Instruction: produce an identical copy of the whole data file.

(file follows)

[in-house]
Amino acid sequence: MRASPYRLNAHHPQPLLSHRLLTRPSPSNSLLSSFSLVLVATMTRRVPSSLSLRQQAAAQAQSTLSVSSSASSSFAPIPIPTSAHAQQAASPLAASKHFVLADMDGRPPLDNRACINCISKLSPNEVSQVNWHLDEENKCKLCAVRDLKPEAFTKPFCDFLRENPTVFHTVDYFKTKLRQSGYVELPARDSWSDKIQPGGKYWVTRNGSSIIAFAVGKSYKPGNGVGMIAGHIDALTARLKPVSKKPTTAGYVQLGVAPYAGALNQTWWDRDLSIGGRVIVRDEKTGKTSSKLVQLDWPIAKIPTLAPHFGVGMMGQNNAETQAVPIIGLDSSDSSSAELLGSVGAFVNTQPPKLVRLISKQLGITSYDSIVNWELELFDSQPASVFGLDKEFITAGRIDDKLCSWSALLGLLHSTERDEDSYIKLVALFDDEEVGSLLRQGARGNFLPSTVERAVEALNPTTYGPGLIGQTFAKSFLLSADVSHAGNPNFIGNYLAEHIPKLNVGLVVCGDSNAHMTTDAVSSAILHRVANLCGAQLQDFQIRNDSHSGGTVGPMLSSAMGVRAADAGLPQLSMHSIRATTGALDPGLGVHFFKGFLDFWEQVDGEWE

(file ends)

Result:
[in-house]
Amino acid sequence: MRASPYRLNAHHPQPLLSHRLLTRPSPSNSLLSSFSLVLVATMTRRVPSSLSLRQQAAAQAQSTLSVSSSASSSFAPIPIPTSAHAQQAASPLAASKHFVLADMDGRPPLDNRACINCISKLSPNEVSQVNWHLDEENKCKLCAVRDLKPEAFTKPFCDFLRENPTVFHTVDYFKTKLRQSGYVELPARDSWSDKIQPGGKYWVTRNGSSIIAFAVGKSYKPGNGVGMIAGHIDALTARLKPVSKKPTTAGYVQLGVAPYAGALNQTWWDRDLSIGGRVIVRDEKTGKTSSKLVQLDWPIAKIPTLAPHFGVGMMGQNNAETQAVPIIGLDSSDSSSAELLGSVGAFVNTQPPKLVRLISKQLGITSYDSIVNWELELFDSQPASVFGLDKEFITAGRIDDKLCSWSALLGLLHSTERDEDSYIKLVALFDDEEVGSLLRQGARGNFLPSTVERAVEALNPTTYGPGLIGQTFAKSFLLSADVSHAGNPNFIGNYLAEHIPKLNVGLVVCGDSNAHMTTDAVSSAILHRVANLCGAQLQDFQIRNDSHSGGTVGPMLSSAMGVRAADAGLPQLSMHSIRATTGALDPGLGVHFFKGFLDFWEQVDGEWE